Sunday, January 4, 2004
Bottineau County was created on this date in 1873 and was named for a mixed-blood guide, Pierre Bottineau, sometimes referred to as the “Kit Carson” of Dakota.
One of Bottineau’s notable expeditions was in 1862, when he guided a wagon train of 117 men, 13 women and 50 soldiers from Fort Abercrombie to the Montana gold fields. They averaged 16 miles a day and had to build a log bridge to cross the Sheyenne River. A young couple fell in love and got married, a mule drowned crossing the Wintering River, one woman had a baby, a wagon tipped over, women washed clothes and baked bread, and on Sundays, one of the men read the Episcopal service. At one point, a number of Assiniboines threatened them, but Bottineau and his son shot some buffalo cows for them, and they were allowed to move on.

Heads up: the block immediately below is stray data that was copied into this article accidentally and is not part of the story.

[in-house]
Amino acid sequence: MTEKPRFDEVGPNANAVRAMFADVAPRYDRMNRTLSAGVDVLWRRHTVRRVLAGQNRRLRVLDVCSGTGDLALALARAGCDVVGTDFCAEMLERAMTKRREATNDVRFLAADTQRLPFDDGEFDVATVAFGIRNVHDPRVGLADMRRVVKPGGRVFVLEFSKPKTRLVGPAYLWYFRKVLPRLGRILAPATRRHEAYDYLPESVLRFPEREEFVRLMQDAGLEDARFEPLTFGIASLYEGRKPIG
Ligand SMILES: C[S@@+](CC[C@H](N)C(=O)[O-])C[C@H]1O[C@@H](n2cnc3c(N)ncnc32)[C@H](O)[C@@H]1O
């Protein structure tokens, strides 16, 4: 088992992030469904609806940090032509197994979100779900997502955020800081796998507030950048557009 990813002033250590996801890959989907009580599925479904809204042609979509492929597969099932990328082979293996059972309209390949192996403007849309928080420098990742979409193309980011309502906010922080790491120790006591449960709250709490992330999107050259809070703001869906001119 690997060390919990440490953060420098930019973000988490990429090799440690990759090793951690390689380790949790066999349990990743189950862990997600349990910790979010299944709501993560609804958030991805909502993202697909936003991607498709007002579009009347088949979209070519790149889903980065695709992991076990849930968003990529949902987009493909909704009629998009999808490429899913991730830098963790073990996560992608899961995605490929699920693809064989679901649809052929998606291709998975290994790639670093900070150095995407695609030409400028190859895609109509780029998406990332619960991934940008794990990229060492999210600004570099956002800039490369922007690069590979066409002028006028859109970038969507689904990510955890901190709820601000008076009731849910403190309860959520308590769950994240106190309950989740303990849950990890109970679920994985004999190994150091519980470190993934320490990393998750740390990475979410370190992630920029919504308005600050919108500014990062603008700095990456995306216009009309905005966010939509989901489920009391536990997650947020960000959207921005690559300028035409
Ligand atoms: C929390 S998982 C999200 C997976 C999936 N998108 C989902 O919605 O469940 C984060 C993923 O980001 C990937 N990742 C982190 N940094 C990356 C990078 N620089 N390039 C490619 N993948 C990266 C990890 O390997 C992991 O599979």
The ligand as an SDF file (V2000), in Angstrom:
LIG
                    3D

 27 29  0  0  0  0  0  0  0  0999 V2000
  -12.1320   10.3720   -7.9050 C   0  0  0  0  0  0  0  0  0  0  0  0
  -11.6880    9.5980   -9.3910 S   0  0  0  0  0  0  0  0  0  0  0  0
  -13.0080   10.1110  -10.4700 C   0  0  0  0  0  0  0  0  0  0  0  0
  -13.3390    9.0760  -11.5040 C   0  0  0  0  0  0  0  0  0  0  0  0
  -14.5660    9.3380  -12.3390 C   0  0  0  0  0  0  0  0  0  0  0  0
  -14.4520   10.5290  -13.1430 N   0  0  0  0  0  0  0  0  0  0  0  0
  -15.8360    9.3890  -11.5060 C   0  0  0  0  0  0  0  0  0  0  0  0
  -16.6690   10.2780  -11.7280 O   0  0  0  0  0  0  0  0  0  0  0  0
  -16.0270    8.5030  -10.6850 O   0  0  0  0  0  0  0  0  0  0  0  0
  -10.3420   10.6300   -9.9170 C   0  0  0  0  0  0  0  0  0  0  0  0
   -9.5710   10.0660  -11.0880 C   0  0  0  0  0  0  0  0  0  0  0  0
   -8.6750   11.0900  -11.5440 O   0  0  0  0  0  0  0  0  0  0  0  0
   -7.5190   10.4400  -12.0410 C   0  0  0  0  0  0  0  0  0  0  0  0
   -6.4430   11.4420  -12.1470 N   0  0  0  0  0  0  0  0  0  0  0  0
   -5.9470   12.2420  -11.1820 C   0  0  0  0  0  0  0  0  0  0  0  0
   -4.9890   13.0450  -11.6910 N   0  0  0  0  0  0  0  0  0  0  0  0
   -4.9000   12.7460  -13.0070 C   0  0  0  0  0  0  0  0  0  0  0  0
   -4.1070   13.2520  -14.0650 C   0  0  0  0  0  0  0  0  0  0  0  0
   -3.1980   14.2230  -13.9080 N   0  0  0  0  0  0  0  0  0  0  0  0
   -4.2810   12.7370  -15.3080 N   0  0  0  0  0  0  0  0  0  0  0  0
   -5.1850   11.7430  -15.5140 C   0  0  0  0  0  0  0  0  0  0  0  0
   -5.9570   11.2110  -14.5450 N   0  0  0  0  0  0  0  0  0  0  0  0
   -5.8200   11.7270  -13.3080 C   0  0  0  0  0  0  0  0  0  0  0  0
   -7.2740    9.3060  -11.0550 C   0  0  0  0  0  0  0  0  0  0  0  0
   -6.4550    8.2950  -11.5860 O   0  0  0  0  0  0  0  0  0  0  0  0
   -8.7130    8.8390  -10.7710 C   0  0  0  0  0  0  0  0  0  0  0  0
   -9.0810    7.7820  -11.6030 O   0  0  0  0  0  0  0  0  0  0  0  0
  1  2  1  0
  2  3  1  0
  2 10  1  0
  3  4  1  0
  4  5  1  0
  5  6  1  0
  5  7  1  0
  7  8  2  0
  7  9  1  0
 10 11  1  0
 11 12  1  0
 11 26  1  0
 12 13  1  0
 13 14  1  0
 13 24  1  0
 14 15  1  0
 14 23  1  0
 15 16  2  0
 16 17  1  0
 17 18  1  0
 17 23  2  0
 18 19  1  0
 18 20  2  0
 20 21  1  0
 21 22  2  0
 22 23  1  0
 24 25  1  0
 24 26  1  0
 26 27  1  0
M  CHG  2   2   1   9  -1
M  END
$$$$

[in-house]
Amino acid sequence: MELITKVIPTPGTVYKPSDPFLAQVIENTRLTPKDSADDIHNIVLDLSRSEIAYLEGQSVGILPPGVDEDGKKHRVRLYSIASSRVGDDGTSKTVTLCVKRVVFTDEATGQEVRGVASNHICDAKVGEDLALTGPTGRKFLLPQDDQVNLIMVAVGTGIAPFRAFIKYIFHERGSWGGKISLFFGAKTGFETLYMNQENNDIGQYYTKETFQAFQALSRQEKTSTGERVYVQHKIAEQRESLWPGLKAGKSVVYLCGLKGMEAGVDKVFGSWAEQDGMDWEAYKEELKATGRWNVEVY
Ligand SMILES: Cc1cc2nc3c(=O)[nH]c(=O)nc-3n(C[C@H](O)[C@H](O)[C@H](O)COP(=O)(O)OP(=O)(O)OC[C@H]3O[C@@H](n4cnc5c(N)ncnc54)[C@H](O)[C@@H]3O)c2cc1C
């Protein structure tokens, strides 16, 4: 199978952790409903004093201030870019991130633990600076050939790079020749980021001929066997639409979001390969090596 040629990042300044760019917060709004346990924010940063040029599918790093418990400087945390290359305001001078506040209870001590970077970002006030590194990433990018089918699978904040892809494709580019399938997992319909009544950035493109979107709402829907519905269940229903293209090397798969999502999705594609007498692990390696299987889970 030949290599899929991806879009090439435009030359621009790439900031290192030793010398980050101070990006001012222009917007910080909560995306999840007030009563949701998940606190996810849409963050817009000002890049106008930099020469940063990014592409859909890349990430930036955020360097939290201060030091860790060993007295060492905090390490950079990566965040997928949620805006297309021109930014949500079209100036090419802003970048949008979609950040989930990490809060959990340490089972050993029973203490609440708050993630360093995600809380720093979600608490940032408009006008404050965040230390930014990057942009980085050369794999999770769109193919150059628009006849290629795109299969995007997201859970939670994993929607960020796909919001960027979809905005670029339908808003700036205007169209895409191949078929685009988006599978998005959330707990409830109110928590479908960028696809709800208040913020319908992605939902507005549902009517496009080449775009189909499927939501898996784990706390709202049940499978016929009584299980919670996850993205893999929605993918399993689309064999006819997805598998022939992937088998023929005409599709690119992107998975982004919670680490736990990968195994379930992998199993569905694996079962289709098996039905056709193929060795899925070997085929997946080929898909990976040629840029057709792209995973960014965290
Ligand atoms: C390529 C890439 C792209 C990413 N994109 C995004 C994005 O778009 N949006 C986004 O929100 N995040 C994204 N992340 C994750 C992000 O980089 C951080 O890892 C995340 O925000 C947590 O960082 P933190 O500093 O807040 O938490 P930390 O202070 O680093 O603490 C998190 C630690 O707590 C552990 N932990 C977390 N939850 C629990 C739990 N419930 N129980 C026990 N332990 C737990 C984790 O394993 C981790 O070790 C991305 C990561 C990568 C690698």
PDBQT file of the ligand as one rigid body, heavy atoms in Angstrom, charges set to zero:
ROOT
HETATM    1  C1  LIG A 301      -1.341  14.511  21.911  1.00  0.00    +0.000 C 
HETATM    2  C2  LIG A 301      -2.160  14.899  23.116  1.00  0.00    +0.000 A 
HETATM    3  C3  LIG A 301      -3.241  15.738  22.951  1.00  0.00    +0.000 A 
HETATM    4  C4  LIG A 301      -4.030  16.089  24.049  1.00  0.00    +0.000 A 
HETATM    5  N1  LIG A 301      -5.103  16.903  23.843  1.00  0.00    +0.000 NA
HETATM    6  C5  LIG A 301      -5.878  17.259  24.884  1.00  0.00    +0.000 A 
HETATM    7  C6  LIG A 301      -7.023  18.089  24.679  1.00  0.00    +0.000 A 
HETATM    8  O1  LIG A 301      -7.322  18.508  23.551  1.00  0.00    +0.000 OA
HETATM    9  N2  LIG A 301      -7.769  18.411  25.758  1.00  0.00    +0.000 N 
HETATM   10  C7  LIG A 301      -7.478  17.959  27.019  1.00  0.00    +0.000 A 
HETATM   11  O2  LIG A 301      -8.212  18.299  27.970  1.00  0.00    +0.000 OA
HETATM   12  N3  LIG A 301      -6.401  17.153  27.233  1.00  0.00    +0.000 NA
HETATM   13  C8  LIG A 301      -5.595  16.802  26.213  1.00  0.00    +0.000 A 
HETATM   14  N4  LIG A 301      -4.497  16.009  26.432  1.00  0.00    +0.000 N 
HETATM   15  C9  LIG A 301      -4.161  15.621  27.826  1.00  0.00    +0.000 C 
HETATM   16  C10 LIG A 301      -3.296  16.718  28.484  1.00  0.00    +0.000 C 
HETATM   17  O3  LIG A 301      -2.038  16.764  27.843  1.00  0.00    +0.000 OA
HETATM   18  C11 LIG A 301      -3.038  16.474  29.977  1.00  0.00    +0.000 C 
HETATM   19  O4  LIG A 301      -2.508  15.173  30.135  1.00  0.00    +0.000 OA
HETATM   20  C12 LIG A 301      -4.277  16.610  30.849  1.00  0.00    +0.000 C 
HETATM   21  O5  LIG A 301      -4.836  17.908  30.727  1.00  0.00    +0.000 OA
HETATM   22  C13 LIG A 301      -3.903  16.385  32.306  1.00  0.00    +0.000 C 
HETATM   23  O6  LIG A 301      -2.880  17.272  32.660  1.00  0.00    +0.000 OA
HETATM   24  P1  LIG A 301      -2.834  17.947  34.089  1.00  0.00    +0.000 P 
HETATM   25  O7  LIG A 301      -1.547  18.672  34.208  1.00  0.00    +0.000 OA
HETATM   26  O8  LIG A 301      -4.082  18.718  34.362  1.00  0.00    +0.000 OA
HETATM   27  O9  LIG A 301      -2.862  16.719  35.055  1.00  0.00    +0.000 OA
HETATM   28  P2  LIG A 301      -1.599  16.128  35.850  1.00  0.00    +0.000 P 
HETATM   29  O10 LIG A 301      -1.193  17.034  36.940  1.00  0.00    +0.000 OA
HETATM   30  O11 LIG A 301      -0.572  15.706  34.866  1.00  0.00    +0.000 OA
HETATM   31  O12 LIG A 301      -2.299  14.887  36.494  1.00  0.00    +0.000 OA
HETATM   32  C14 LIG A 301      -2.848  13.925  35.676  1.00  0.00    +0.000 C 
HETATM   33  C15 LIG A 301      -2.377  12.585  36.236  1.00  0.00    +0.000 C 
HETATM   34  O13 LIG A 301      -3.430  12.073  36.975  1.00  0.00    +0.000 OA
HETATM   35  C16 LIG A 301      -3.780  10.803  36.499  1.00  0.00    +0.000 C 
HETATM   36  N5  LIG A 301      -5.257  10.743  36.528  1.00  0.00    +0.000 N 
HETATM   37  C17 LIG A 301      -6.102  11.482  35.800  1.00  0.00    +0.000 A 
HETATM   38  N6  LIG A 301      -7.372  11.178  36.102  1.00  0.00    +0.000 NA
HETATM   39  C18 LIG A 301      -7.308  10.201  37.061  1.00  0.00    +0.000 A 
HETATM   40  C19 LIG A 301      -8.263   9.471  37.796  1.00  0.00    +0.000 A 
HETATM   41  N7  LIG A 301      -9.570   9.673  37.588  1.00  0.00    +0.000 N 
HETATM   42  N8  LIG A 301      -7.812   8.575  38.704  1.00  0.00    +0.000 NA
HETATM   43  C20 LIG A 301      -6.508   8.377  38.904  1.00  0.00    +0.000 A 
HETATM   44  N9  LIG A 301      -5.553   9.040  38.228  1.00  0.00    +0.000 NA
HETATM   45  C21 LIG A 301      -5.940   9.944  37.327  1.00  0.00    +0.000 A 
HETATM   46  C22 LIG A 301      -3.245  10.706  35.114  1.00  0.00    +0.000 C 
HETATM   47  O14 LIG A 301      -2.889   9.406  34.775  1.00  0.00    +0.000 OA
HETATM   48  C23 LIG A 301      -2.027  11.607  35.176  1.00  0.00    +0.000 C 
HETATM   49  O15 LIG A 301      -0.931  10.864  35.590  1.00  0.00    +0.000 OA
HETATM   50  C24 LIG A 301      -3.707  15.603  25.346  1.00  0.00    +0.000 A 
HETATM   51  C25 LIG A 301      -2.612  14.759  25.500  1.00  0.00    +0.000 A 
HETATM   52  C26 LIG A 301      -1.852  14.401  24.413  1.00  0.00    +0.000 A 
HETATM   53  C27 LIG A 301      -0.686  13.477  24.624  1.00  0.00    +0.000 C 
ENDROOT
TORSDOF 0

After many years of service, a group of important Minnesota leaders petitioned Congress in 1879 to give Bottineau a pension for all he had done for them.
Dakota Datebook written by Merry Helm